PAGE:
Is it possible to track the movements of an extinct fish in a long-gone lake? It is if you are Emory paleontologist Anthony Martin. He's found that wavy lines and squiggles etched into a slab of limestone found near Fossil Butte National Monument are prehistoric fish trails, made by Notogoneus osculus as it fed along a lake bottom.
He led a detailed analysis, published in PLoS One, that gives new insights into the behavior of the extinct N. osculus, and into the ancient ecology of Wyoming's former Fossil Lake.
"We've got a snapshot of N. osculus interacting with the bottom of a lake that disappeared millions of years ago," Martin says. "It's a fleeting glimpse, but it's an important one."
Fossil Lake, part of a subtropical landscape in the early Eocene Epoch, is now a sagebrush desert in southwestern Wyoming, located in Fossil Butte National Monument and environs. The region is famous for an abundance of exquisitely preserved fossils, especially those of freshwater fish.
Trails left by these fish, however, are relatively rare. The National Park Service had identified about a dozen of them and asked Martin to investigate. Martin specializes in trace fossils, including tracks, trails, burrows and nests made by animals millions of years ago.
One of the fish trace fossils especially intrigued Martin. In addition to apparent fin impressions of two wavy lines, it had squiggles suggesting oval shapes. "The oval impressions stayed roughly in the center of the wavy lines and slightly overlapped one another. I realized that these marks were probably made by the mouth, as the fish fed along the bottom," Martin says.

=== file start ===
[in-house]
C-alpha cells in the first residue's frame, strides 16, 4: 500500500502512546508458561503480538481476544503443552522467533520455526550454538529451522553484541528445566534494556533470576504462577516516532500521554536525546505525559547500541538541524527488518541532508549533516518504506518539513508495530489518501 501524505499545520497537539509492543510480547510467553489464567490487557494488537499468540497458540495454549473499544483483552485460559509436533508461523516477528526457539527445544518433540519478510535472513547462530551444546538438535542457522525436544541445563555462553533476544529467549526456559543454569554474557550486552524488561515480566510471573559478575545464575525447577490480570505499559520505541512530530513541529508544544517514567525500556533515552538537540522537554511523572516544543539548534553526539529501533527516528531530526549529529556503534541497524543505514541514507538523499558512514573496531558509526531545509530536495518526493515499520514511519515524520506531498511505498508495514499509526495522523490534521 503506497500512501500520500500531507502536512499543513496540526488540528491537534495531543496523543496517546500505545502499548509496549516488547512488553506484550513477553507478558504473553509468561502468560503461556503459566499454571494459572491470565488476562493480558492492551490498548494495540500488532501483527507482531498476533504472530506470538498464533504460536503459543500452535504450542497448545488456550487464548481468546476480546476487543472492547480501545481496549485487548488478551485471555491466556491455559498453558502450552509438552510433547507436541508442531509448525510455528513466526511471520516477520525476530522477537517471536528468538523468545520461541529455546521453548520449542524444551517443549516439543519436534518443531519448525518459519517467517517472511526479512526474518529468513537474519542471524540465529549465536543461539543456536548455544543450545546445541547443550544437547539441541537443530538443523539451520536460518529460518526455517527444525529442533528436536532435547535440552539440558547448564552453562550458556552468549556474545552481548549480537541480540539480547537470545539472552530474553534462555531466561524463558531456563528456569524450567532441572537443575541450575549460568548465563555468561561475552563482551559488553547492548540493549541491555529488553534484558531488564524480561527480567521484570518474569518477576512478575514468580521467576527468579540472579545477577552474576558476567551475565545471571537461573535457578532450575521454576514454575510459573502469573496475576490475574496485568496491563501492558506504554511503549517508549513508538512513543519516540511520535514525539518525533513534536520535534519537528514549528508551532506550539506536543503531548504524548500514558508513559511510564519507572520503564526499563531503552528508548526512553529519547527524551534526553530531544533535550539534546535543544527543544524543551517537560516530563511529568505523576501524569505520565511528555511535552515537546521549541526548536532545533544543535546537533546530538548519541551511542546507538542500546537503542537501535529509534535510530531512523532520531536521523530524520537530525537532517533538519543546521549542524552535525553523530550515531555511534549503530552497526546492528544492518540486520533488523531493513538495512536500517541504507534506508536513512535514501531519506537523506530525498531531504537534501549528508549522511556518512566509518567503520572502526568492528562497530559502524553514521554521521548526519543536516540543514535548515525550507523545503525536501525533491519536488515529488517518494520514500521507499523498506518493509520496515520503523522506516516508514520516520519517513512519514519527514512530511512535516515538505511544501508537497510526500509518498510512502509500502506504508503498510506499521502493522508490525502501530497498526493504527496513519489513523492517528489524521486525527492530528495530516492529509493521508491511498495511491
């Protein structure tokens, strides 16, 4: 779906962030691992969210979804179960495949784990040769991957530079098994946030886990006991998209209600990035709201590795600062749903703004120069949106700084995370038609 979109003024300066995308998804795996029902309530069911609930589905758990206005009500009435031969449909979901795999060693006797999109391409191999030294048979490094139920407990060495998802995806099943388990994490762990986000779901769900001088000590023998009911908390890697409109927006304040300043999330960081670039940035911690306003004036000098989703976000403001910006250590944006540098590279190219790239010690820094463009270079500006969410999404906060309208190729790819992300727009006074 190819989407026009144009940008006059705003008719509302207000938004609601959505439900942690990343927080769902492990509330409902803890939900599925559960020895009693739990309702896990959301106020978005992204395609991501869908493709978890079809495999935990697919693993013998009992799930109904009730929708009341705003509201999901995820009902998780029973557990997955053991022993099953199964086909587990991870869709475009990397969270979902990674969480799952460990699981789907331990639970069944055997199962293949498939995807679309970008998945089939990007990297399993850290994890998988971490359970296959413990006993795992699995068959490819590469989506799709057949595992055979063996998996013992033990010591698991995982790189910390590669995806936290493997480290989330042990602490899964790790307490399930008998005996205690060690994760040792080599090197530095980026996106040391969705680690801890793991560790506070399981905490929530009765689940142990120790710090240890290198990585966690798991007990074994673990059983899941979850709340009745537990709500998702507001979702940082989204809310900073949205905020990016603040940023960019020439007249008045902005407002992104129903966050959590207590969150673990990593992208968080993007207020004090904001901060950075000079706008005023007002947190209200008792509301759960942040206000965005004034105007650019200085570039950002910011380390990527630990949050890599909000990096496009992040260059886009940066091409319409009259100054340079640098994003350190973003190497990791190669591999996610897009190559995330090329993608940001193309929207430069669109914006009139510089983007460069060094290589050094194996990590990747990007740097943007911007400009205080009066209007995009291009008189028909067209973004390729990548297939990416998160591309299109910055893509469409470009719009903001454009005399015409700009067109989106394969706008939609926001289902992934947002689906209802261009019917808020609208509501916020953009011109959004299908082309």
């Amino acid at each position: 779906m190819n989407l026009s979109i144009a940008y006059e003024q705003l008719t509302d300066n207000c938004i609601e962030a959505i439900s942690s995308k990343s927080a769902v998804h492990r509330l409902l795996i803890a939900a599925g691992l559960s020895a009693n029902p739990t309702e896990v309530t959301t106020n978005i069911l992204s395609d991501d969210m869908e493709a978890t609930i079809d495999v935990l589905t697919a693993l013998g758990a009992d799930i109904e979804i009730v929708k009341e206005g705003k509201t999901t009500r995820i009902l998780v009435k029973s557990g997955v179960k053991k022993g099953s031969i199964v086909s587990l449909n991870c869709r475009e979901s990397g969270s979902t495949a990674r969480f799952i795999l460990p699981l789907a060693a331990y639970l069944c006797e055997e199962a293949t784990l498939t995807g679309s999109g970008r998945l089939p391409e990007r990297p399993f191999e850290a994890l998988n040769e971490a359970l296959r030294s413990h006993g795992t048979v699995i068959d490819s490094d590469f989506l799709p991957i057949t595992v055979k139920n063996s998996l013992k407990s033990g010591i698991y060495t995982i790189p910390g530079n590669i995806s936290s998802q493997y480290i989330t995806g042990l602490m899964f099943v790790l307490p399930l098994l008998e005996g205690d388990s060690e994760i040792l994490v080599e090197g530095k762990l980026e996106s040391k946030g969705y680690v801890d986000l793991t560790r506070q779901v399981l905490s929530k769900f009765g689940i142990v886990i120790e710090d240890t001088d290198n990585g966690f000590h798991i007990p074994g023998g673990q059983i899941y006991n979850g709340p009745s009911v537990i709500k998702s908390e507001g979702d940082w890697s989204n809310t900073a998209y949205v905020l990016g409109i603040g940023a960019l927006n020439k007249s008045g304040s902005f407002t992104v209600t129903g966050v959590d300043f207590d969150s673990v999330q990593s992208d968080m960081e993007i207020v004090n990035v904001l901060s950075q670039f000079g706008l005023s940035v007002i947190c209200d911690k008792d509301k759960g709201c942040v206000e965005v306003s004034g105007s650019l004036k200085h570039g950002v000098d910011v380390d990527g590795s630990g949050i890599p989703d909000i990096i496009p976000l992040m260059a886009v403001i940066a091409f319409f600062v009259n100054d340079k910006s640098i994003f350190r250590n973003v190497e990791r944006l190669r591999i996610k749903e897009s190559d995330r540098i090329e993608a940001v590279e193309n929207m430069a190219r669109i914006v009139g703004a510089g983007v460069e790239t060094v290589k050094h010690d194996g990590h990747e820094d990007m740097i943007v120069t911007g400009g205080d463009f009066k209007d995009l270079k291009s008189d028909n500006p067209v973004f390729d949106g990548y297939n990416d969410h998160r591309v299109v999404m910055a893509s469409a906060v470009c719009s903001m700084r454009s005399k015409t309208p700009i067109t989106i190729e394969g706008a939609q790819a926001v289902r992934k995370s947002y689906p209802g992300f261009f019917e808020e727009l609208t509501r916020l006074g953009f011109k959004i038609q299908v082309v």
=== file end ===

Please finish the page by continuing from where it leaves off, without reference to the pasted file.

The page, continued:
He then deduced that the trace was likely made by N. osculus -- the only species found in the same rock layer whose fossils show a mouth pointing downward.
Martin brought his detailed notes, photos and sketches of the trace fossil back to Atlanta, where he enlisted the aid of disease ecologist Gonzalo Vazquez-Prokopec and geographer Michael Page, two of his colleagues in Emory's Department of Environmental Studies.
Vazquez-Prokopec, who does digital spatial analyses of geographic patterns of diseases and pathogens, applied similar techniques to the trace fossil data. The results showed a mathematical correlation between the trace impressions and the mouth, tail, pelvic and anal fins of an 18-inch N. osculus.
"This provides the first direct evidence of N. osculus bottom feeding," Martin says. "Not only that, the fish was bottom feeding in the deepest part of the lake. Previous research had suggested that the bottom of the lake had such low levels of oxygen that it was hostile to life. Our analysis indicates that, at least seasonally, some fish were living on the lake bottom."
The scientists were also able to calculate how the fish was moving, and the pitch and yaw of its swimming motion. "The trace fossil lines look simple, but they're not so simple," Martin says, explaining that even the gaps in the lines carry information. "As the British say, 'Mind the gap.'"
"All three of us believe in making scientific data as open and assessable as possible," Martin says, adding that he thinks it may be the first collaboration between a paleontologist, a disease ecologist and a geographer. "This opens up a new technique for studying trace fossils that we hope other people will try and test."
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